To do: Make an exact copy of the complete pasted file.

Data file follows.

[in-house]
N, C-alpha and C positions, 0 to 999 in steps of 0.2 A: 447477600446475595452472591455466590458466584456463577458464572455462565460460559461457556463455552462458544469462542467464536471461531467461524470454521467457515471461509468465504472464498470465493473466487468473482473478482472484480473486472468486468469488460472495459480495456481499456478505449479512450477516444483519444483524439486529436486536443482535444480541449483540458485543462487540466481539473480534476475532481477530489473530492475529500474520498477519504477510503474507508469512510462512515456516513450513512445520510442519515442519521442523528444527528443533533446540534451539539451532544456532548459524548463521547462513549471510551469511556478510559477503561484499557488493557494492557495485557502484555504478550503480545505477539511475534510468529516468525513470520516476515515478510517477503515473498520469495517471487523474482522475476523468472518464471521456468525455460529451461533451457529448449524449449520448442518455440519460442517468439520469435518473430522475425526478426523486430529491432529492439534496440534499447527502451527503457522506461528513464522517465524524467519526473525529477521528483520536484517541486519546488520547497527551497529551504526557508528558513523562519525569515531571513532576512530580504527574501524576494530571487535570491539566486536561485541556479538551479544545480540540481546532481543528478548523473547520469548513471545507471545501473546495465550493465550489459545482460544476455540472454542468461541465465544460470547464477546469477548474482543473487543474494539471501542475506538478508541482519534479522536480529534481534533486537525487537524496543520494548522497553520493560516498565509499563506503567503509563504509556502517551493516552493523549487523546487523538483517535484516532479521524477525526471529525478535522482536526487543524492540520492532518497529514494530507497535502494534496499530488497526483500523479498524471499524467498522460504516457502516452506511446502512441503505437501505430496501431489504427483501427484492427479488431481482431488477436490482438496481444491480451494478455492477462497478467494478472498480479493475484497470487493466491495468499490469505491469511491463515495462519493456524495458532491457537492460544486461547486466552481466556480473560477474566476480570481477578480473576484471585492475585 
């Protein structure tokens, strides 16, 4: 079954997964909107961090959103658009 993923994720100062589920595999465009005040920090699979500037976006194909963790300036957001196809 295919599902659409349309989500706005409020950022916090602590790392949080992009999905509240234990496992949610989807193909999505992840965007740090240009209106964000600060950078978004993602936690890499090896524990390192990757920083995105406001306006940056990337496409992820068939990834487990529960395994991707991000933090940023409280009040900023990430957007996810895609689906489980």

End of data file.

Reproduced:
[in-house]
N, C-alpha and C positions, 0 to 999 in steps of 0.2 A: 447477600446475595452472591455466590458466584456463577458464572455462565460460559461457556463455552462458544469462542467464536471461531467461524470454521467457515471461509468465504472464498470465493473466487468473482473478482472484480473486472468486468469488460472495459480495456481499456478505449479512450477516444483519444483524439486529436486536443482535444480541449483540458485543462487540466481539473480534476475532481477530489473530492475529500474520498477519504477510503474507508469512510462512515456516513450513512445520510442519515442519521442523528444527528443533533446540534451539539451532544456532548459524548463521547462513549471510551469511556478510559477503561484499557488493557494492557495485557502484555504478550503480545505477539511475534510468529516468525513470520516476515515478510517477503515473498520469495517471487523474482522475476523468472518464471521456468525455460529451461533451457529448449524449449520448442518455440519460442517468439520469435518473430522475425526478426523486430529491432529492439534496440534499447527502451527503457522506461528513464522517465524524467519526473525529477521528483520536484517541486519546488520547497527551497529551504526557508528558513523562519525569515531571513532576512530580504527574501524576494530571487535570491539566486536561485541556479538551479544545480540540481546532481543528478548523473547520469548513471545507471545501473546495465550493465550489459545482460544476455540472454542468461541465465544460470547464477546469477548474482543473487543474494539471501542475506538478508541482519534479522536480529534481534533486537525487537524496543520494548522497553520493560516498565509499563506503567503509563504509556502517551493516552493523549487523546487523538483517535484516532479521524477525526471529525478535522482536526487543524492540520492532518497529514494530507497535502494534496499530488497526483500523479498524471499524467498522460504516457502516452506511446502512441503505437501505430496501431489504427483501427484492427479488431481482431488477436490482438496481444491480451494478455492477462497478467494478472498480479493475484497470487493466491495468499490469505491469511491463515495462519493456524495458532491457537492460544486461547486466552481466556480473560477474566476480570481477578480473576484471585492475585 
């Protein structure tokens, strides 16, 4: 079954997964909107961090959103658009 993923994720100062589920595999465009005040920090699979500037976006194909963790300036957001196809 295919599902659409349309989500706005409020950022916090602590790392949080992009999905509240234990496992949610989807193909999505992840965007740090240009209106964000600060950078978004993602936690890499090896524990390192990757920083995105406001306006940056990337496409992820068939990834487990529960395994991707991000933090940023409280009040900023990430957007996810895609689906489980």